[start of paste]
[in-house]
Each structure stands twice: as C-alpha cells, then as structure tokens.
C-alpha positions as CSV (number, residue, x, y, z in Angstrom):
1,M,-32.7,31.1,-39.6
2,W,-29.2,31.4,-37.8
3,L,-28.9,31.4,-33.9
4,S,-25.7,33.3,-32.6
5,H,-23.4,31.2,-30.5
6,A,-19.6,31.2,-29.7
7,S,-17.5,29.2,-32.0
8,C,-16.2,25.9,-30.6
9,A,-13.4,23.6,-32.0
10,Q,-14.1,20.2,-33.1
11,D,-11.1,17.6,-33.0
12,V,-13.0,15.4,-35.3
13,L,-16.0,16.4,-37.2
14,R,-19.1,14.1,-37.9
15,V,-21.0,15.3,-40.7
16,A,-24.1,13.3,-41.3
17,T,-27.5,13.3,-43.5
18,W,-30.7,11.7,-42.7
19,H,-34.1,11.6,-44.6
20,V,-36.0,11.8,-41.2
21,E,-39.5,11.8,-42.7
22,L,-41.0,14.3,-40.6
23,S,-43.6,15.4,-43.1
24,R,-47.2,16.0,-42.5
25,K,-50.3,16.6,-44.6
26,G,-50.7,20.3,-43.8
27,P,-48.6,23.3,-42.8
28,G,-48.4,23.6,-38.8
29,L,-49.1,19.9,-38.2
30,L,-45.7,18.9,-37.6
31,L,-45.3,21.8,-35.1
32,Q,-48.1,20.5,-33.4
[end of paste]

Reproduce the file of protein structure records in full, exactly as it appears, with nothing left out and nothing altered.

[in-house]
Each structure stands twice: as C-alpha cells, then as structure tokens.
C-alpha positions as CSV (number, residue, x, y, z in Angstrom):
1,M,-32.7,31.1,-39.6
2,W,-29.2,31.4,-37.8
3,L,-28.9,31.4,-33.9
4,S,-25.7,33.3,-32.6
5,H,-23.4,31.2,-30.5
6,A,-19.6,31.2,-29.7
7,S,-17.5,29.2,-32.0
8,C,-16.2,25.9,-30.6
9,A,-13.4,23.6,-32.0
10,Q,-14.1,20.2,-33.1
11,D,-11.1,17.6,-33.0
12,V,-13.0,15.4,-35.3
13,L,-16.0,16.4,-37.2
14,R,-19.1,14.1,-37.9
15,V,-21.0,15.3,-40.7
16,A,-24.1,13.3,-41.3
17,T,-27.5,13.3,-43.5
18,W,-30.7,11.7,-42.7
19,H,-34.1,11.6,-44.6
20,V,-36.0,11.8,-41.2
21,E,-39.5,11.8,-42.7
22,L,-41.0,14.3,-40.6
23,S,-43.6,15.4,-43.1
24,R,-47.2,16.0,-42.5
25,K,-50.3,16.6,-44.6
26,G,-50.7,20.3,-43.8
27,P,-48.6,23.3,-42.8
28,G,-48.4,23.6,-38.8
29,L,-49.1,19.9,-38.2
30,L,-45.7,18.9,-37.6
31,L,-45.3,21.8,-35.1
32,Q,-48.1,20.5,-33.4